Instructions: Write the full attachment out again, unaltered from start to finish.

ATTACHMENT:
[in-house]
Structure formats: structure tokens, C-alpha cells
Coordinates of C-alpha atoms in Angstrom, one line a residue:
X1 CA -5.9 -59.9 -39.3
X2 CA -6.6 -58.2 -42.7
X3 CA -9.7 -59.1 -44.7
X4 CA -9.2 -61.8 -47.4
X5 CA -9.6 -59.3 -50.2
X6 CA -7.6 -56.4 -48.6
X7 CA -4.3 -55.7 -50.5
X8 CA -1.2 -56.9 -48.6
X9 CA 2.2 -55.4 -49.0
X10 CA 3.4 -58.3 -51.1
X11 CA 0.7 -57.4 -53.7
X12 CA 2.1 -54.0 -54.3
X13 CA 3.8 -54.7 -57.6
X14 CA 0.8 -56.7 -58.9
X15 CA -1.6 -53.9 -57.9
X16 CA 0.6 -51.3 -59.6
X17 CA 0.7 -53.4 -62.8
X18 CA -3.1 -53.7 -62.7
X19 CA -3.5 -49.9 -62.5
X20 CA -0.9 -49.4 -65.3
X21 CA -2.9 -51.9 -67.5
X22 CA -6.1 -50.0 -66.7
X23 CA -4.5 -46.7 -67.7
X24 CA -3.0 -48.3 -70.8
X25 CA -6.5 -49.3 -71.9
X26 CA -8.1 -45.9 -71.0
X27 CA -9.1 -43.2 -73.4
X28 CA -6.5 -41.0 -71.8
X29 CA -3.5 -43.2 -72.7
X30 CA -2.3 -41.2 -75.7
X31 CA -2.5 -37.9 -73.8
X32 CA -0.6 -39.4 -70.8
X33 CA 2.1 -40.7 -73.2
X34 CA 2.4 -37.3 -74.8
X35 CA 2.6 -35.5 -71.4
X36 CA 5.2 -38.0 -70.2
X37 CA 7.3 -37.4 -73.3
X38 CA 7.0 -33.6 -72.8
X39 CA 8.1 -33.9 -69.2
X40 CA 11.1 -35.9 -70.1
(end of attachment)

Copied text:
[in-house]
Structure formats: structure tokens, C-alpha cells
Coordinates of C-alpha atoms in Angstrom, one line a residue:
X1 CA -5.9 -59.9 -39.3
X2 CA -6.6 -58.2 -42.7
X3 CA -9.7 -59.1 -44.7
X4 CA -9.2 -61.8 -47.4
X5 CA -9.6 -59.3 -50.2
X6 CA -7.6 -56.4 -48.6
X7 CA -4.3 -55.7 -50.5
X8 CA -1.2 -56.9 -48.6
X9 CA 2.2 -55.4 -49.0
X10 CA 3.4 -58.3 -51.1
X11 CA 0.7 -57.4 -53.7
X12 CA 2.1 -54.0 -54.3
X13 CA 3.8 -54.7 -57.6
X14 CA 0.8 -56.7 -58.9
X15 CA -1.6 -53.9 -57.9
X16 CA 0.6 -51.3 -59.6
X17 CA 0.7 -53.4 -62.8
X18 CA -3.1 -53.7 -62.7
X19 CA -3.5 -49.9 -62.5
X20 CA -0.9 -49.4 -65.3
X21 CA -2.9 -51.9 -67.5
X22 CA -6.1 -50.0 -66.7
X23 CA -4.5 -46.7 -67.7
X24 CA -3.0 -48.3 -70.8
X25 CA -6.5 -49.3 -71.9
X26 CA -8.1 -45.9 -71.0
X27 CA -9.1 -43.2 -73.4
X28 CA -6.5 -41.0 -71.8
X29 CA -3.5 -43.2 -72.7
X30 CA -2.3 -41.2 -75.7
X31 CA -2.5 -37.9 -73.8
X32 CA -0.6 -39.4 -70.8
X33 CA 2.1 -40.7 -73.2
X34 CA 2.4 -37.3 -74.8
X35 CA 2.6 -35.5 -71.4
X36 CA 5.2 -38.0 -70.2
X37 CA 7.3 -37.4 -73.3
X38 CA 7.0 -33.6 -72.8
X39 CA 8.1 -33.9 -69.2
X40 CA 11.1 -35.9 -70.1